Implementing C.A.S.A. into the Camelback Recovery program and providing the opportunity to step towards a higher level of wellness will overall increase levels of support, accountability, and structure many people need on a seven day a week basis.  To find out more, please call 602-466-9880 or check out our website at www.camelbackrecovery.com.  We hope this new and exciting feature in our program will reach as many people as possible and give them the support they have been looking for.  Stay tuned for more updates and developments by following us on Facebook and Instagram and reaching out with any questions.


Many of us have spent the majority of our adolescent and adult lives under the confines of our addictions.  When we have spent so much time using, it feels uncomfortable and foreign to change all of our old behaviors.  It becomes second nature to engage in the rituals and patterns revolving around using and drinking – it is engrained in our daily routine to do certain things in certain ways.  Breaking old habits is difficult and takes time, and beginning to develop new ones requires repetition and structure.

A key part in staying sober is developing new and healthy habits to replace our old ones.  When we shift the focus in our actions and daily routines from using to recovery, we provide support and structure for ourselves throughout the day.  In early stages of recovery, it is important to develop new daily routines focused on positive growth.  Daily prayer and meditation, calling our sponsors, healthy eating and exercising schedules, and evening reviews, when repeated on a daily basis, become part of our structure to live by, enhancing our quality of life.

Inpatient treatment, sober living, and accountability groups all help provide the support to maintain structure and routine.  Some of us need longer to break old habits and develop new ones, depending on how long we were stuck in our destructive behaviors.  Sometimes, we back track subconsciously, simply because it is engrained in us to act a certain way.  Giving ourselves ample time to practice newer, healthier habits is one kind thing we can do for ourselves to aid our journeys of recovery.  These things take time, so we might as well give ourselves that.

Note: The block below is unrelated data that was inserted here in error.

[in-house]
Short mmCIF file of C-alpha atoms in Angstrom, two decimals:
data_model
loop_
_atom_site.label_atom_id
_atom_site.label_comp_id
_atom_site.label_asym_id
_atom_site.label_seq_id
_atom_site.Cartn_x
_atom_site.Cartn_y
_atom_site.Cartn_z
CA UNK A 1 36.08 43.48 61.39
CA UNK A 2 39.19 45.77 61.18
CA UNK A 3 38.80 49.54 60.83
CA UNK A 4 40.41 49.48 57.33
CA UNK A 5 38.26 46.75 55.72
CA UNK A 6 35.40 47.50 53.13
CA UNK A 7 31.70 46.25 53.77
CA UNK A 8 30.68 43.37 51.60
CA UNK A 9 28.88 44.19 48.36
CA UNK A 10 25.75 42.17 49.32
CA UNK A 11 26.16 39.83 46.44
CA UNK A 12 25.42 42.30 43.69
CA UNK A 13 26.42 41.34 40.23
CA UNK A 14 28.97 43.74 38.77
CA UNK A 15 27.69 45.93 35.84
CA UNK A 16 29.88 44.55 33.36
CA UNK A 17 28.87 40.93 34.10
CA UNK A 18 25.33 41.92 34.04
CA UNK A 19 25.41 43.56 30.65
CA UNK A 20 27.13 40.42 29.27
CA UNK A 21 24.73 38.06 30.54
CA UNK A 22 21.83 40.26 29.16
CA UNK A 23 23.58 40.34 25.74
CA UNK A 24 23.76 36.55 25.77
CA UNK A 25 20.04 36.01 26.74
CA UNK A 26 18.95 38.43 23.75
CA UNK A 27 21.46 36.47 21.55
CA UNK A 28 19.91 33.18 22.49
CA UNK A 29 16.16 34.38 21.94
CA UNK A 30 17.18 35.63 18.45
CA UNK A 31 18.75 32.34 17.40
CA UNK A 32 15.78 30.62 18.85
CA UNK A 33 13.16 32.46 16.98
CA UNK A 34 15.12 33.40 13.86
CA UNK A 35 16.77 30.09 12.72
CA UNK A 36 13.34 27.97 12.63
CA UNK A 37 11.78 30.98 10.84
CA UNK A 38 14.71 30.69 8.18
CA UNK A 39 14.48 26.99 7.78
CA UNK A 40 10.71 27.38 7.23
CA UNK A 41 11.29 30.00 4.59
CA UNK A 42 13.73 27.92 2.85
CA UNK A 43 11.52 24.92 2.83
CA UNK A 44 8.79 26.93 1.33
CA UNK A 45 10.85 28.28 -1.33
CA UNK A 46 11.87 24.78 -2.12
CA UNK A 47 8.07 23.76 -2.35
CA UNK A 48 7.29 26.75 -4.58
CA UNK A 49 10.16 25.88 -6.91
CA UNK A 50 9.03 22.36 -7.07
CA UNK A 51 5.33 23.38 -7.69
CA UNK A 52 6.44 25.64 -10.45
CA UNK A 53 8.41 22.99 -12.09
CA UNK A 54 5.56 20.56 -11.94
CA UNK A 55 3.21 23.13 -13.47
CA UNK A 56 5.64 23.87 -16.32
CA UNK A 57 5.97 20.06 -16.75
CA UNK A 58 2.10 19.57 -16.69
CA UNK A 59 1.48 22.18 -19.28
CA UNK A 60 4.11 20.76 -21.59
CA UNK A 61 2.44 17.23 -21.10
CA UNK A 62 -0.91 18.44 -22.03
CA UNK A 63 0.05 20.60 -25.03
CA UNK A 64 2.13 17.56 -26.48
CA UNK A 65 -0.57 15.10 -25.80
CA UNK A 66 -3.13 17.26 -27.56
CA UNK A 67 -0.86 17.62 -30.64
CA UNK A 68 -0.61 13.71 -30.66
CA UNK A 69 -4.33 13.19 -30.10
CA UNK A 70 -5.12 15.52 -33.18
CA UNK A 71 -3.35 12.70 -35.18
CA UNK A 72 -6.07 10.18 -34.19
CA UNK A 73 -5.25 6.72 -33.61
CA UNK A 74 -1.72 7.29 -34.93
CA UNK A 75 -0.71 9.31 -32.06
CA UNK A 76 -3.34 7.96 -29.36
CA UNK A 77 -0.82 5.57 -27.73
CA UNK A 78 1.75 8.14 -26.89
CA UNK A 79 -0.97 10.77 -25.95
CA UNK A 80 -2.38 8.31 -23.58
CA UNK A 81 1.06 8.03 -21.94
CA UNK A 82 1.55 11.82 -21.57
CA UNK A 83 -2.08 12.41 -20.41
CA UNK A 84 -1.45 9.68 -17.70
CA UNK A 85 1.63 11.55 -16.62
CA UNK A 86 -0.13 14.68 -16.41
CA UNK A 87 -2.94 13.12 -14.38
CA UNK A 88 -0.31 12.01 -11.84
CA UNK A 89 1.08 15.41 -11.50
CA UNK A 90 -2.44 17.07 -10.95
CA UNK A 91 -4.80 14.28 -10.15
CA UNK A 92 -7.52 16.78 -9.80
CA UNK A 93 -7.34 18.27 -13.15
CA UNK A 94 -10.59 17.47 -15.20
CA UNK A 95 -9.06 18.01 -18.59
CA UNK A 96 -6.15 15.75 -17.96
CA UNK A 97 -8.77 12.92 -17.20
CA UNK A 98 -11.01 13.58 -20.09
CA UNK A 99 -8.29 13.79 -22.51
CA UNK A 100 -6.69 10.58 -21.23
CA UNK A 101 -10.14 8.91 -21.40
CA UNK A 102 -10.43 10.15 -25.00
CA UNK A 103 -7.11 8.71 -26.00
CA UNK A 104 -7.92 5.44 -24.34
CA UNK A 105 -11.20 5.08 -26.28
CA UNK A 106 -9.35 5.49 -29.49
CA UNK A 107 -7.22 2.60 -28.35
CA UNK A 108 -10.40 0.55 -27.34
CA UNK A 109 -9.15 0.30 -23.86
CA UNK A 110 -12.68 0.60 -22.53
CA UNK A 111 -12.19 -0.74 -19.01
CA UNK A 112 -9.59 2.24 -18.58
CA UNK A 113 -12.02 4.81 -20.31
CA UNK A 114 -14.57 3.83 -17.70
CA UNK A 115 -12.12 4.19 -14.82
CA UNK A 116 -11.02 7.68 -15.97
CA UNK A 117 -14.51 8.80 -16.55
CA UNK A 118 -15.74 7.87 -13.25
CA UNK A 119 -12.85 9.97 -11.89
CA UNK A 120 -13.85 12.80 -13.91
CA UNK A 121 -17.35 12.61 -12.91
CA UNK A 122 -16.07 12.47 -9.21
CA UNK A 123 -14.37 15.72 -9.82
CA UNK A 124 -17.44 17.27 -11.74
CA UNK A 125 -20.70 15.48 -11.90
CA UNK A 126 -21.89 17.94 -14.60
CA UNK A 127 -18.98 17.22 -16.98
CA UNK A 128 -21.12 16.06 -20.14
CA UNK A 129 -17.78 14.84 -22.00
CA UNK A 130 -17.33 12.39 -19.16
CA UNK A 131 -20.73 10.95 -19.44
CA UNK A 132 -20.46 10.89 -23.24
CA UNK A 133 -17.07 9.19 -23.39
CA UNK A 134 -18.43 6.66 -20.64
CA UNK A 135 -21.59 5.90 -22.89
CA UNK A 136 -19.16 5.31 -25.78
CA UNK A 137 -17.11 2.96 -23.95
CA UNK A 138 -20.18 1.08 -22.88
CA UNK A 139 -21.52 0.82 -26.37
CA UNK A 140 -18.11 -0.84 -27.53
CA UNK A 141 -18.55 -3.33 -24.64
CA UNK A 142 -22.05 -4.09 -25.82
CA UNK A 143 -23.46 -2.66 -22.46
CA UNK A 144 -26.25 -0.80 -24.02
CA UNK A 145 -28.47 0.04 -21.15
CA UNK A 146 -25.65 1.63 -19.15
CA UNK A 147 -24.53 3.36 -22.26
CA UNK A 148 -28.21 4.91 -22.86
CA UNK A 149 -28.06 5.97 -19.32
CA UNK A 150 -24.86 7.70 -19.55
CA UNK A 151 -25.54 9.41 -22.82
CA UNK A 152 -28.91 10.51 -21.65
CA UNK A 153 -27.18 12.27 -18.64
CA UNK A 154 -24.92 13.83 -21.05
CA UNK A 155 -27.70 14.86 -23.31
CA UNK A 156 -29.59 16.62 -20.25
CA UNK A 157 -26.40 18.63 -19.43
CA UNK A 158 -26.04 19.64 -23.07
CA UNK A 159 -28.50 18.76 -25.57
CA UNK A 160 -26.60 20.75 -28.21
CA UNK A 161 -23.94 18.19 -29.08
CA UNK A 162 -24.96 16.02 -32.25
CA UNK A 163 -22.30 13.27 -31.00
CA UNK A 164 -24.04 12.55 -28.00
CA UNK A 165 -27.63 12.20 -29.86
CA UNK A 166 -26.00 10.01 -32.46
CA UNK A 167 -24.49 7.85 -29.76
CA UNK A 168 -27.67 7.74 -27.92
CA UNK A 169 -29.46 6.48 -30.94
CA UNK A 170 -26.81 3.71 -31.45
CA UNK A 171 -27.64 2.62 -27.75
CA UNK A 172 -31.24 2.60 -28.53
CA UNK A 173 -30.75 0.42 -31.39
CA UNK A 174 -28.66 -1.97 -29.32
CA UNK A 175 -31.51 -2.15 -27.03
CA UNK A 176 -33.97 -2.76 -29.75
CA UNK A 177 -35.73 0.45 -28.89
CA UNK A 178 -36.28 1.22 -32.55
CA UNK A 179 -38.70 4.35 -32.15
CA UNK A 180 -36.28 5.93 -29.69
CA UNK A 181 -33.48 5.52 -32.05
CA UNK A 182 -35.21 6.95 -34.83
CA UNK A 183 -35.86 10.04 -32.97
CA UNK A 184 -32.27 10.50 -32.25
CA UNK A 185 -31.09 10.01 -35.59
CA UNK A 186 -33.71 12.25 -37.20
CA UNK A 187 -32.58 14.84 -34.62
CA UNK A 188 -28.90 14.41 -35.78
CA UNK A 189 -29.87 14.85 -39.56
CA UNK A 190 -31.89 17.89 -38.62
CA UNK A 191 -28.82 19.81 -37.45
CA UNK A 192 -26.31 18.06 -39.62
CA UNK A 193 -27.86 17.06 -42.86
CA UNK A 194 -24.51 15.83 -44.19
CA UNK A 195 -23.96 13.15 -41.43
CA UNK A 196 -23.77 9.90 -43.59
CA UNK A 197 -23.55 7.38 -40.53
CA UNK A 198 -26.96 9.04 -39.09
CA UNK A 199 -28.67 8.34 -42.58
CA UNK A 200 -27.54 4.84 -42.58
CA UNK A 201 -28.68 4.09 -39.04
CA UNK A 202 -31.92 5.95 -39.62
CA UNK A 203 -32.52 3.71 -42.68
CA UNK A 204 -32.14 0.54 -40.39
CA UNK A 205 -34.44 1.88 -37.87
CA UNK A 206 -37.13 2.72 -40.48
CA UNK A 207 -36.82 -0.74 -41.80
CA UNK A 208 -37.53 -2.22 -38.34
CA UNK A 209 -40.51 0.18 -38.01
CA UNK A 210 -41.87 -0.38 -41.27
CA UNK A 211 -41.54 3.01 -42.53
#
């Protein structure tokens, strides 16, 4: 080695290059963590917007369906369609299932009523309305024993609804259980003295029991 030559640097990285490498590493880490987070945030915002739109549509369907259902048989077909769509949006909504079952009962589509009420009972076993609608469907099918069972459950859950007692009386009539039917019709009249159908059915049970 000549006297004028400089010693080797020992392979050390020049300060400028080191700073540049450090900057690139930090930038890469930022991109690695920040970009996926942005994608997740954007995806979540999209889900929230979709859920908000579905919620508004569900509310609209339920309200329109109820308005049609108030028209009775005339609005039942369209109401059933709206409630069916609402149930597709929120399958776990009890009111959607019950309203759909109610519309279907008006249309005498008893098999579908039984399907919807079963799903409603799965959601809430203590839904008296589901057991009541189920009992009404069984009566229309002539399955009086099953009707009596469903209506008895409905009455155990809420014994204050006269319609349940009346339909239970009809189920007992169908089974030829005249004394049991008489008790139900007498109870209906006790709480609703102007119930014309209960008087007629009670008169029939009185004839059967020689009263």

Serenity is the simple state of being at calm, peaceful, and untroubled.  To take the definition one step further, serenity is the state of being at peace no matter what the outside circumstances may look like.  When we let other people or things affect our peace and happiness, that is not a problem regarding other people or things, that is a problem regarding ourselves.

When we give other people the power to dictate our emotional and spiritual well-being, we are not allowing ourselves to maintain a spiritual connection to a power greater than ourselves.  The purpose of spiritual connection is to feel empowered and hopeful, and to feel a sense of ease and a knowing that things will be okay as long as we trust the process.  When other people or circumstances override that innate sense of calm, we place more weight and meaning onto people and things than we know they have over us.

Saying the serenity prayer, asking for peace of mind no matter what comes our way, helps keep us grounded and puts forth the idea that we will be okay, even if things do not go our way.

God, grant me the serenity, to accept the things I cannot change,

Courage to change the things I can,

And wisdom to know the difference.

When we fixate on things, try to change outside circumstances or the way people behave, we fall back into an old pattern of behavior, centered around selfishness and control.  When we try to take the power back, we no longer are practicing the principle of faith, nor are we trusting that other people are capable of making decisions for themselves.  Putting ourselves.  When we let other people’s words and actions control our emotional states and dictate our own reactions, we give them the power we should be giving to our higher power.  Daily prayer and meditation promote peace of mind and overall serenity, and a sense of ease and comfort underneath our initial fears and frustrations make it easier to live life happily and usefully.